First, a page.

What Was, or Has Been
For as long as I can remember (as unreliable as my memory is) I've wanted my own little spot on the web. I think the first website I ever made was around 12 years ago. I was motivated by a similarly nerdy friend and didn't quite have the computer literacy until that point. That one wasn't anything special and was wildly difficult to make. It didn't last long. Dreamweaver was far from an elegant program and I remember having to slice up images up to create layouts. It was far from intuitive. It really wasn't for me either. Tumblr gained more traction and that's where I really got to get comfy in my own corner. In some sense it was my teenage internet home. I learnt how to make themes for it and use HTML and CSS in a more semantic fashion. And then, plenty of folks grew out of that platform and I guess I did too. I even considered going back at some points but it seemed the golden age of Tumblr passed. Getting acquired by Yahoo sealed the deal there.
According to github my last website was updated about 4 years ago. A lot has changed since then. I didn't see myself as a writer and I didn't see myself as an artist. I had soft aspirations for possible part time web design but I had too much perfectionism and not enough drive for that ambition. I remember being inspired by gwern.net, blogs from the early 2000s that weren't explicitly attached to portfolios or CVs, and plenty of small odd or lovely sites. It used Jekyll which is built into Github and was fairly approachable to setup. The design was nice and minimal but broke on some devices. I couldn't quite figure out how to make things nicely responsive. The typography wasn't exactly bad but it wasn't great either. Whenever I went back to it recently I always found it wasn't quite as readable as I'd like. It had some fun little ideas that I'm going to try and implement in better ways this time around. I think I deserve a ⭐ for that stepping stone in the right direction. Now we're on the way to bigger and better things. But, slowly...
This new site attempts to follow a pattern of simplicity. As I did with my last, I like to start with the KISS principle. Instead of Jekyll like before I've opted to use 11ty. It's even more intuitive and even more flexible. It still manages to stay simple though, which a lot of options sure don't do. Currently there are very few pages because there doesn't need to be. Typography has been a priority because the initial purpose of this site is and will be to share writing. For the navigation and eventually other bits of UI I've decided to use a font I've loved for quite a while, Overpass. For body copy I found Alegreya after staying up far too late one evening this past week trying to find a font that'd fit just right. Things are responsive for various screen sizes but not yet at a point I'm truly happy with. Overall? It's a new starting point and definitely good enough to start posting blog posts and eventually articles.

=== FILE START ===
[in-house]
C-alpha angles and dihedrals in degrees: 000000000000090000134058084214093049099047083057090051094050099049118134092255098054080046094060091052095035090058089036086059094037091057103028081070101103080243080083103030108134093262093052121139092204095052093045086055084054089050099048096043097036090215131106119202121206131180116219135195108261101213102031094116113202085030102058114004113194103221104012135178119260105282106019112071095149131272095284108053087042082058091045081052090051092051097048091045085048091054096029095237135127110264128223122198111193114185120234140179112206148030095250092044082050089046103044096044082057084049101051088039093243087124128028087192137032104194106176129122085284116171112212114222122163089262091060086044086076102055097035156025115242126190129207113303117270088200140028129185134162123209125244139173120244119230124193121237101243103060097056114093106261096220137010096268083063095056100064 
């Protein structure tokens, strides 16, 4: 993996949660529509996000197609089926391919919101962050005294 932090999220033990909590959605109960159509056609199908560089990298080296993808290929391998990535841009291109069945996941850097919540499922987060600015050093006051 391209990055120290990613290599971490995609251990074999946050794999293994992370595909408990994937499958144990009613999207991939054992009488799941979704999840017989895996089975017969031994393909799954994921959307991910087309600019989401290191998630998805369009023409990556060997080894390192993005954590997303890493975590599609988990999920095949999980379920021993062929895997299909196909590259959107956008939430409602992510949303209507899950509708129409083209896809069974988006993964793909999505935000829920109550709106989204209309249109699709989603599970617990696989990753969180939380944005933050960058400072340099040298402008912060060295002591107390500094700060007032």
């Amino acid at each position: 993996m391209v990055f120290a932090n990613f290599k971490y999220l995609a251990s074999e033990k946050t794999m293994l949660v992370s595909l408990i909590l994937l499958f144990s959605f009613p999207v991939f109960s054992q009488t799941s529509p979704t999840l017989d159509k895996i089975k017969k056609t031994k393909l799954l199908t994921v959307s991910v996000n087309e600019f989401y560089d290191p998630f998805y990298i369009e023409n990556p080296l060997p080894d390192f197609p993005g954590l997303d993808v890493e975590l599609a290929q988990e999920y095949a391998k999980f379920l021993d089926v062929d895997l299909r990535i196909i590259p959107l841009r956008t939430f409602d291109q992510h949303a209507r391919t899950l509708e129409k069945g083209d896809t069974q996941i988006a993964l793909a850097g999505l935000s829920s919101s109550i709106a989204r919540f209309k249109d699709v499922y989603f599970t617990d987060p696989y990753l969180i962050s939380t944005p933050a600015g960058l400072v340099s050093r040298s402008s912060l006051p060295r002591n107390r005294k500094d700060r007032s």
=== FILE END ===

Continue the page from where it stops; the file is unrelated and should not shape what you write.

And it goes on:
Some of this is a bit verbose and might use more jargon than I need to even if it uses way less than it could. If you'd like a bit more info on the technical makeup of this site you can check out the Colophon page. I've tried to make it comprehensive and will add more details as I go along. Eventually I might make a blog post on the process I went through and explain my decisions a little further. If you were looking to start or restart a website, would I suggest the same setup? In short: yes. But the long answer is a wishy washy maybe. It depends. For many, I'd suggest Webflow, but it's more expensive and in some technical ways much less simple. For some, just hiring a small web developer to modify a template and setup a simple website like this might be a great option. It's nearly free. If you've read this far and you're interested in any of these approaches, feel free to message me on twitter or email me and I can explain things in further detail or start writing up a short article on some of the simple options. There are quite a few.
What Will Be
I seem to have written a longer blog post that I originally intended to. I hope that happens next time. Maybe this was longer than it needed to be or maybe it's just long enough. I appreciate you having read this and I'm grateful I'm able to write it. Eventually this website will be a more fleshed out digital garden of sorts. Somewhere between a blog and a personal wiki. In some way neither of those sound right because I plan to encapsulate a multitude. Projects, art pieces, photography, poems, and plenty more will be grown and well watered. I'm inspired by: Anne-Laure and her Ness Labs project, Aella, Gwern Branwen at gwern.net still, Maggie Appleton and her posts about digital gardens, Nat and his hacky sounding yet motivational and genuine content, Dana Kim who's site has recently become just an animated email address, and a variety of others.
If you enjoyed this, there will be more. Thank you. ✌️